Predictors of Moderate-High Posttraumatic Growth in Parents of Children With Cancer


CANCER NURSING, 2024 (SCI-Expanded) identifier identifier

  • Publication Type: Article / Article
  • Publication Date: 2024
  • Doi Number: 10.1097/ncc.0000000000001374
  • Journal Name: CANCER NURSING
  • Journal Indexes: Science Citation Index Expanded (SCI-EXPANDED), Social Sciences Citation Index (SSCI), Scopus, CINAHL, EMBASE, Psycinfo, DIALNET
  • Karadeniz Technical University Affiliated: Yes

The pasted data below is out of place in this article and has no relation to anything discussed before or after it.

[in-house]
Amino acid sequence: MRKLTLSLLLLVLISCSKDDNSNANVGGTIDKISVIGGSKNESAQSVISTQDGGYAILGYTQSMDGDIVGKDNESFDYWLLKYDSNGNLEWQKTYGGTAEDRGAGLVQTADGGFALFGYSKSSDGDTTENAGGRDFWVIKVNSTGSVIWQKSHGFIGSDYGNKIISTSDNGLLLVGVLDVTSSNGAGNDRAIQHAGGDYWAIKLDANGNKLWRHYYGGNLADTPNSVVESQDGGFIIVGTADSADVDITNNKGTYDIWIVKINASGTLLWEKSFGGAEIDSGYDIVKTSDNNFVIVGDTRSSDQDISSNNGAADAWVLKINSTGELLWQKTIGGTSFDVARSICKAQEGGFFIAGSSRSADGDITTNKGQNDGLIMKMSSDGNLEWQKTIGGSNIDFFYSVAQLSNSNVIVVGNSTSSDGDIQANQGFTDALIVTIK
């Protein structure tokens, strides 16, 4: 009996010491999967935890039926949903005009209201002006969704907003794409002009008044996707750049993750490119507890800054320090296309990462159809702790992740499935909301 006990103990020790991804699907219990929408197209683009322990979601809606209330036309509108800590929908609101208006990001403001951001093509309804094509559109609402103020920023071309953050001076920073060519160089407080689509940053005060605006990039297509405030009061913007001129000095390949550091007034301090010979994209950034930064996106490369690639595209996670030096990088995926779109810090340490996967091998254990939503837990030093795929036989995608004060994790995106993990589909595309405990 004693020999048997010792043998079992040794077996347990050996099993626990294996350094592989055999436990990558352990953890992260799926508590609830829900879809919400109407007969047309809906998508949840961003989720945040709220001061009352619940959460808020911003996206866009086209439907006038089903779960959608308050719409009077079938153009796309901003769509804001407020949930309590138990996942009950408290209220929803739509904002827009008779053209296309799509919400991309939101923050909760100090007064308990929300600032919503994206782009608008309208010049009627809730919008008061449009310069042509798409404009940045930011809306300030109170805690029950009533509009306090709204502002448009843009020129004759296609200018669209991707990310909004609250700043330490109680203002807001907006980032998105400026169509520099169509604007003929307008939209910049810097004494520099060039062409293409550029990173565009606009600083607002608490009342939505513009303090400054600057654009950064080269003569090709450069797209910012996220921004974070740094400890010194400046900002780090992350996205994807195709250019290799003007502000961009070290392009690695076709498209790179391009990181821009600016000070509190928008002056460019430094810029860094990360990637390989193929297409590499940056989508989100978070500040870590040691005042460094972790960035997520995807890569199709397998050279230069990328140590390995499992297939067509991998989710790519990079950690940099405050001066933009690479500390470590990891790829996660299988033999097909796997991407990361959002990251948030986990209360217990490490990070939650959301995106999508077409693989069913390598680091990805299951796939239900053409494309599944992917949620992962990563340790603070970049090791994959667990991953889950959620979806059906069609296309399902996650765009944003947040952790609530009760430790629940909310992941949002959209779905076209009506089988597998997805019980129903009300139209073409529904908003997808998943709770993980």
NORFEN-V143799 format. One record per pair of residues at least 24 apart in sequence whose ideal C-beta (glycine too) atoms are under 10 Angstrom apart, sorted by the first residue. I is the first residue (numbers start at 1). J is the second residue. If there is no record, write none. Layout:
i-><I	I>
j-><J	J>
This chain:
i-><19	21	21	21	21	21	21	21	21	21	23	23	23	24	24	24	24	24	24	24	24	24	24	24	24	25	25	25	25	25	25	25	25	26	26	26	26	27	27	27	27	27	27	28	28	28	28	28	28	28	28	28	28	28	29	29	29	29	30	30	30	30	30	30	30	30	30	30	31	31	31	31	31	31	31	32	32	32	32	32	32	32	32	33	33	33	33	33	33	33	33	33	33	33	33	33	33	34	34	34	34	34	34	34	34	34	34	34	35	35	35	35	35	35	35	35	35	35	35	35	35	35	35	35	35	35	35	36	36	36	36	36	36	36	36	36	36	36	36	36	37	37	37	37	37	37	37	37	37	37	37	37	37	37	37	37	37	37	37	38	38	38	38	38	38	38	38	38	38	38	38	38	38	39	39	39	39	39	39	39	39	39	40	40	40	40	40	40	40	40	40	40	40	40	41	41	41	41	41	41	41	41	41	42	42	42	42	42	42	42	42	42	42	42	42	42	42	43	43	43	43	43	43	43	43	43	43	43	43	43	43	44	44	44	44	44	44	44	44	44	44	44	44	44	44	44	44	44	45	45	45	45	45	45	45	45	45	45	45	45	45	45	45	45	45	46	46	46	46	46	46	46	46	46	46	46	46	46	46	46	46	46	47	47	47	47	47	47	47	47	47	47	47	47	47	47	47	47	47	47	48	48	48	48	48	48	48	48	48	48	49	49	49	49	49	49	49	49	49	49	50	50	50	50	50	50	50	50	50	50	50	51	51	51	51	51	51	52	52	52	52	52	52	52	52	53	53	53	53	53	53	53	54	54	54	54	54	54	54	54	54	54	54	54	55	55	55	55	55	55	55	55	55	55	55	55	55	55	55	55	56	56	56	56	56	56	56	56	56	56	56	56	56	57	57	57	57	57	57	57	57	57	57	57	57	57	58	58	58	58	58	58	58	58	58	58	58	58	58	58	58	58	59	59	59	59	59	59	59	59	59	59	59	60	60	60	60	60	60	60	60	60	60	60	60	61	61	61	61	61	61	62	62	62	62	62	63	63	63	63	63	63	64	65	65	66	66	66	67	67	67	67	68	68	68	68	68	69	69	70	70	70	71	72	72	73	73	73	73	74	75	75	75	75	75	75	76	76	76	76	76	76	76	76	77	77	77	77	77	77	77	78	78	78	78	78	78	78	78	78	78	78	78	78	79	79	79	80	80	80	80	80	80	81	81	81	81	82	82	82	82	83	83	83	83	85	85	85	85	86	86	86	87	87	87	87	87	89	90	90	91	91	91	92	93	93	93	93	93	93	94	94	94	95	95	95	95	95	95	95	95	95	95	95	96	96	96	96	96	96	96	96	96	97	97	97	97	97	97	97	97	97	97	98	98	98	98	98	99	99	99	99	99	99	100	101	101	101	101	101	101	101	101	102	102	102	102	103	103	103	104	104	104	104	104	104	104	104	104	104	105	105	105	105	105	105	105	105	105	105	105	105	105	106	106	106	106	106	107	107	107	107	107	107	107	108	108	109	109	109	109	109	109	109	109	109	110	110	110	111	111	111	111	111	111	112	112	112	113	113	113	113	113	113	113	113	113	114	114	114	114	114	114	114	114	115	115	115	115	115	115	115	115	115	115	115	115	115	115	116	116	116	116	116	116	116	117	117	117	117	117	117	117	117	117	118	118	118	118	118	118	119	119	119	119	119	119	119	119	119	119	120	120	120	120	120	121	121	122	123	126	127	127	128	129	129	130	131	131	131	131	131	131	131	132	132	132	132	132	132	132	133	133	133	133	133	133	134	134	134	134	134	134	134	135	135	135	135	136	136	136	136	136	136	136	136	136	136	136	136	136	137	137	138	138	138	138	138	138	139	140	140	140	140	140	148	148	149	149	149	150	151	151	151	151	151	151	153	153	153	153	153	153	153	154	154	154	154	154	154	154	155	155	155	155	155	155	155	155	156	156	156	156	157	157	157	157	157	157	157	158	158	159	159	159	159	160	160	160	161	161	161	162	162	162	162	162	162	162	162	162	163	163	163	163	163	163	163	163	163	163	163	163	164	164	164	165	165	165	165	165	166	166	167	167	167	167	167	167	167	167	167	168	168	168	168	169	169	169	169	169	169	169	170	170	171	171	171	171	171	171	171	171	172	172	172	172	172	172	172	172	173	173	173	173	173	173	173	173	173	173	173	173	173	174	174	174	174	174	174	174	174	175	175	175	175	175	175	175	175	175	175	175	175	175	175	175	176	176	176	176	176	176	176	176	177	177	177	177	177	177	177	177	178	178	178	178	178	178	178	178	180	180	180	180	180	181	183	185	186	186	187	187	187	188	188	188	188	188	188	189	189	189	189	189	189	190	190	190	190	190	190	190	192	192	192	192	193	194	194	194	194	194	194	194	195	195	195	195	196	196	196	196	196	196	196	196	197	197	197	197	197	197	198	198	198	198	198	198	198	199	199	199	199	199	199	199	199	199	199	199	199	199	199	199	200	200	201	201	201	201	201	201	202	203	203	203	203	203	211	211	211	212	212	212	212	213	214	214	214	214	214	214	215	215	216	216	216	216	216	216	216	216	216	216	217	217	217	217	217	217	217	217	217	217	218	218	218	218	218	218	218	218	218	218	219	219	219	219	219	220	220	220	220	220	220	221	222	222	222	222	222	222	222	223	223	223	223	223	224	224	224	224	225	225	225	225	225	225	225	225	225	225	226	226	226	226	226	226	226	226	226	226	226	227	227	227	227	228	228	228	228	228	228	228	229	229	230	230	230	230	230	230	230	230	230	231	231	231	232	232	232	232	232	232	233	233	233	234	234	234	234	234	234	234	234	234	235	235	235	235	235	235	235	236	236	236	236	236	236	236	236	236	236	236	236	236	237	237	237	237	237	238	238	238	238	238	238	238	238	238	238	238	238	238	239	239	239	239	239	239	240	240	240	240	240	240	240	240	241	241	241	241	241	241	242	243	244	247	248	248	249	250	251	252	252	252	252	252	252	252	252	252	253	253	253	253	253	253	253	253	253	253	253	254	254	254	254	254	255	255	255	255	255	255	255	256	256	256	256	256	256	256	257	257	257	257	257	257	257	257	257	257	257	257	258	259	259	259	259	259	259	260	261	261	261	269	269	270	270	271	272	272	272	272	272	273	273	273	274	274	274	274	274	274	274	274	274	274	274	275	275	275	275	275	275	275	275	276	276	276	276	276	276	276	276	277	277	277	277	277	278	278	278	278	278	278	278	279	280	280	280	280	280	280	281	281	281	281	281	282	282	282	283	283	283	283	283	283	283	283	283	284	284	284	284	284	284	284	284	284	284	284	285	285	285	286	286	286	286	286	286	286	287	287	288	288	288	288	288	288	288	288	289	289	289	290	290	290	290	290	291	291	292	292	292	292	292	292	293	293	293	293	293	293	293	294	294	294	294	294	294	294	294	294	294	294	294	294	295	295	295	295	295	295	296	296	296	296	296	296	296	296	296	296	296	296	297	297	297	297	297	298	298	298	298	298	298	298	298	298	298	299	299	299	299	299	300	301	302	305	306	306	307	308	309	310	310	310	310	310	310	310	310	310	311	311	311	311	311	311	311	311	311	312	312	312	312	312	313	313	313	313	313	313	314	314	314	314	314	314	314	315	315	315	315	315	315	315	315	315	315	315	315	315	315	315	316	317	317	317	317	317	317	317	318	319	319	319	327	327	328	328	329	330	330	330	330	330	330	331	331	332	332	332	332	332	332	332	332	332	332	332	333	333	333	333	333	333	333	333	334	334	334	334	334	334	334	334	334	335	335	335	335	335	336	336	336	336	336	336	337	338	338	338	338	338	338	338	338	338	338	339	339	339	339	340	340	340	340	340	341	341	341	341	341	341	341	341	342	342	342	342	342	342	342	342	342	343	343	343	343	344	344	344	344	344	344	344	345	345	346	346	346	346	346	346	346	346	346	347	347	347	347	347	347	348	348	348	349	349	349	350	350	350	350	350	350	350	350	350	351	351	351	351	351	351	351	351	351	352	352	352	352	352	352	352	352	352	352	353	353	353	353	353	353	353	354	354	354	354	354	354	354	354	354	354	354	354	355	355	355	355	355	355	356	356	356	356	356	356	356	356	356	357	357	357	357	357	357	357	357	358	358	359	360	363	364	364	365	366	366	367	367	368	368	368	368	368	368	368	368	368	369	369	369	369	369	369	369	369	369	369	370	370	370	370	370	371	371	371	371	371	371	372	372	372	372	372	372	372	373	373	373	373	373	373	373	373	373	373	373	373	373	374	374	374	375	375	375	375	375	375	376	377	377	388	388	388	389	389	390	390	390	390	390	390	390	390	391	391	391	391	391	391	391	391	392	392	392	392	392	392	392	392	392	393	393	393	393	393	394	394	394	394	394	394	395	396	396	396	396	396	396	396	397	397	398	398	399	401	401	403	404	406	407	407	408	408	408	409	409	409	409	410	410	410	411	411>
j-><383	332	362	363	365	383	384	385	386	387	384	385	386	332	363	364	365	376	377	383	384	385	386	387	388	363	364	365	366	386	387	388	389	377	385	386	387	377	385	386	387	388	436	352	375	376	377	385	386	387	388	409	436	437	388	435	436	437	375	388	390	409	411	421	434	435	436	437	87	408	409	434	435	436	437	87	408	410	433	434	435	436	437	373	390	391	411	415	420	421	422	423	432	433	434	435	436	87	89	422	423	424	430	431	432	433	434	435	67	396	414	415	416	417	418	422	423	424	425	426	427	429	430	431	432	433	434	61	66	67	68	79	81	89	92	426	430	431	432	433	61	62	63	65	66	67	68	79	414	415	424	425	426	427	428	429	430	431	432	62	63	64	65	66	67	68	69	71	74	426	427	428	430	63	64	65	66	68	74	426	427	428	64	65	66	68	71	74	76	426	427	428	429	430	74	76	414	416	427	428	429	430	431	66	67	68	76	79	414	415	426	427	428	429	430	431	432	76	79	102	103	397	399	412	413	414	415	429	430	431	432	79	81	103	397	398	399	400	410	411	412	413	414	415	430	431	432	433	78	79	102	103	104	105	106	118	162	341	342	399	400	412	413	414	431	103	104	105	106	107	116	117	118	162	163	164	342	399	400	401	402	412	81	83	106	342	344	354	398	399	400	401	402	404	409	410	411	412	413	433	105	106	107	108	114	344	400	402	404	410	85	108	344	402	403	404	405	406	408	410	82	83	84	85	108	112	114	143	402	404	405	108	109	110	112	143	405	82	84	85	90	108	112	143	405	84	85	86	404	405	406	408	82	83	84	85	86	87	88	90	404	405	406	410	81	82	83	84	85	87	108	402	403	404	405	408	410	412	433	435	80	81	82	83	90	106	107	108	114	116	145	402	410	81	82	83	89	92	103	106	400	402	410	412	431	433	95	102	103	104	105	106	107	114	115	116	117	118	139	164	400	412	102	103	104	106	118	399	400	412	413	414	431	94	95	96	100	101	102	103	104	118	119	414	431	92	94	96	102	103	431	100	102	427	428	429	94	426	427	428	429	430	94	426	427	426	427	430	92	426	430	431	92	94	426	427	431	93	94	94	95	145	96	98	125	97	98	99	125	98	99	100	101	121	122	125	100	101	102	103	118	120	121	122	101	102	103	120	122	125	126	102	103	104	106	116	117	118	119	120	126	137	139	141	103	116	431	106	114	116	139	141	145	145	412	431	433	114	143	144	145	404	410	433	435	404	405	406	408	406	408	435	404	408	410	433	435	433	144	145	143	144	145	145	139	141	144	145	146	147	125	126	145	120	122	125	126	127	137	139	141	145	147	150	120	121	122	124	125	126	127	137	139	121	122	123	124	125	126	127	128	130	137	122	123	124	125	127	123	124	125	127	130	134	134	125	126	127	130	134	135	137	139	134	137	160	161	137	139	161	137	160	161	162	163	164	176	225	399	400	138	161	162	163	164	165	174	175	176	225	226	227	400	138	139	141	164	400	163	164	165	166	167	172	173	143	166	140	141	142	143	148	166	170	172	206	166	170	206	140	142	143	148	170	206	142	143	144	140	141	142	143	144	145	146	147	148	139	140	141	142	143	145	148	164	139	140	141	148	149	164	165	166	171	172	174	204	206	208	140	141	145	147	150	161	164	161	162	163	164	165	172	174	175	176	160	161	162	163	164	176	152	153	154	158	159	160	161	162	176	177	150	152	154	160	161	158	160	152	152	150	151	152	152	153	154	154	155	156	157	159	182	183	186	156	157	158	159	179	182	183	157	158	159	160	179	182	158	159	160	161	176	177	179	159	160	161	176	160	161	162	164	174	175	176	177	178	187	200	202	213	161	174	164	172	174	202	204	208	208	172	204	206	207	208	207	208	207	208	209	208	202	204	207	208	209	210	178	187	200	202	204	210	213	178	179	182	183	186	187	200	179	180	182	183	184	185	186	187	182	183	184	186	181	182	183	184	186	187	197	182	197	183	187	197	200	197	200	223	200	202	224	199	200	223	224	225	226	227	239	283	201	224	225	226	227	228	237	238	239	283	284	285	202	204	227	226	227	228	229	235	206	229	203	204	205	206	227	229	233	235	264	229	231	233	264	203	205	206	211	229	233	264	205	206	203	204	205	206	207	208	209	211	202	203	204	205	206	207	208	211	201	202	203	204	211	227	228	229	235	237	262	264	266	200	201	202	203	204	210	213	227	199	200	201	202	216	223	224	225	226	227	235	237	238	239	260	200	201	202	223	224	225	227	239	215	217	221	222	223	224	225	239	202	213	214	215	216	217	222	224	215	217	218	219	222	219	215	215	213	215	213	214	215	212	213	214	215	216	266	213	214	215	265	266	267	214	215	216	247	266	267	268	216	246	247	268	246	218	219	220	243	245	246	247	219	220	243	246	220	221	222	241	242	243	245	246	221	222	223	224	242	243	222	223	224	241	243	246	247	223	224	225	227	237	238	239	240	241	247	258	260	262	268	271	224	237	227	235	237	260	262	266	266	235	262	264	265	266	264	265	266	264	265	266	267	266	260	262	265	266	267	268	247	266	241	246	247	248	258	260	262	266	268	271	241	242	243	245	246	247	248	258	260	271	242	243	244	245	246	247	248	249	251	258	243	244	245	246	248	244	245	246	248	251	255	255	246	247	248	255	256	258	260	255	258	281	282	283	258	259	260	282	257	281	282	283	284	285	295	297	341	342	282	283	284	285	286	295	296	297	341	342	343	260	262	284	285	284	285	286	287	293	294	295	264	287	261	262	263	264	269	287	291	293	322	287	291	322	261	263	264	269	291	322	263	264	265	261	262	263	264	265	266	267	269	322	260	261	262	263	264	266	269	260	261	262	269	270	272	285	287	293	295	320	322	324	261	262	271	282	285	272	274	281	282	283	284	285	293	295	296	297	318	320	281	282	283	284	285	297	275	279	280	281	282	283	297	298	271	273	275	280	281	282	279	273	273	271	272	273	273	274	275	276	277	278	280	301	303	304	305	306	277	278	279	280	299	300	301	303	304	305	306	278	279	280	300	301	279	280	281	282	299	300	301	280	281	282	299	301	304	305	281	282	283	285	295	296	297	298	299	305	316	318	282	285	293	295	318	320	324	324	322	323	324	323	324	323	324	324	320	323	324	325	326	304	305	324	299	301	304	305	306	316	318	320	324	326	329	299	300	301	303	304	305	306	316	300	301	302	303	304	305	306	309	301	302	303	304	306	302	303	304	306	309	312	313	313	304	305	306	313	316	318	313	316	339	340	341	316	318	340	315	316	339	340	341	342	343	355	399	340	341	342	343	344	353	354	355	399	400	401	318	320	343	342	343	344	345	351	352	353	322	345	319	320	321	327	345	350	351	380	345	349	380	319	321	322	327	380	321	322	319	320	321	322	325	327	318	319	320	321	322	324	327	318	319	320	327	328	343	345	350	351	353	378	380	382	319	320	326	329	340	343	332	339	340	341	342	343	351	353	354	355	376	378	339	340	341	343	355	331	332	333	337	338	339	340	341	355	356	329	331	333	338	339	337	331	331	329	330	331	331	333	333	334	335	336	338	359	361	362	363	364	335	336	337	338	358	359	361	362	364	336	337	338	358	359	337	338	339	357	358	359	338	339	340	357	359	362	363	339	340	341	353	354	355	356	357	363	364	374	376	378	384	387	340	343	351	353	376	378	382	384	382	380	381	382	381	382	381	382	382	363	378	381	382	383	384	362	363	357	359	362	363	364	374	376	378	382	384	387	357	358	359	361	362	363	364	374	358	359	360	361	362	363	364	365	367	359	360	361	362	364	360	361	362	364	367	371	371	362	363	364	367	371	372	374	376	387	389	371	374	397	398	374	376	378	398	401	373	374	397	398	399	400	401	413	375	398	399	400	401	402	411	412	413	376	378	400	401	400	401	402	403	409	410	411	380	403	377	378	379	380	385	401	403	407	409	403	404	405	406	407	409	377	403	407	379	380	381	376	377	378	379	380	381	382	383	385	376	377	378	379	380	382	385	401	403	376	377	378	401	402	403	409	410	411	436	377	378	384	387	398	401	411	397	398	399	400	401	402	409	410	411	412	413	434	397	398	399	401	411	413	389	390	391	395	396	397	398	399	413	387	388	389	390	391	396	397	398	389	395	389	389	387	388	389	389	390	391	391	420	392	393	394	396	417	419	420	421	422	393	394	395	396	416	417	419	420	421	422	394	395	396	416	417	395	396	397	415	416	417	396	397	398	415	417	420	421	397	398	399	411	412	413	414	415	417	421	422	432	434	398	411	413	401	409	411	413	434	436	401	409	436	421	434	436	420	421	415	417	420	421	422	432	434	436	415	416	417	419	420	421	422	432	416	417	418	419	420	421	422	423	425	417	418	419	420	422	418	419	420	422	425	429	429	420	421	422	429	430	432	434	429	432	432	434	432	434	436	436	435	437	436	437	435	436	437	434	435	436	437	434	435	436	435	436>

BackgroundParents of children with cancer may experience posttraumatic growth (PTG). In clinical practice, this parental enhancement is more likely to be seen with a moderate-high PTG.ObjectiveThe aim of this study was to determine the moderate-high PTG prevalence of parents of children diagnosed with cancer at least 6 months and to investigate its relationship with hope, social support, and patient-parent characteristics.MethodsThis cross-sectional study was conducted with the parents of children with cancer admitted to the pediatric hematology-oncology unit using the Parent-Child Characteristic Questionnaire, Posttraumatic Growth Inventory, Multidimensional Scale of Perceived Social Support and Dispositional Hope Scale. Univariate and multivariate logistic regression analyses were performed to investigate the variables associated with moderate-high PTG.ResultsOne hundred one parents were enrolled in this study, and the prevalence of the moderate-high PTG was 79.2%. There was a statistically significant difference between moderate-high PTG and children's age (P = .037). Multivariate logistic regression analysis showed that social support from significant others (odds ratio = 1.138, 95% confidence interval = 1.030-1.257, P = .011) was a predictor of moderate-high PTG.ConclusionsModerate-high PTG is common among parents of children diagnosed with cancer. Perceived social support from healthcare professionals and other patient parents is a predictive factor.Implications for PracticeInterventions that encourage the support of health professionals and interaction with the parents of other patients, such as peer counseling, group-based interventions, and expanding the social support network, seem to be clinically promising in helping parents to improve from the cancer experience.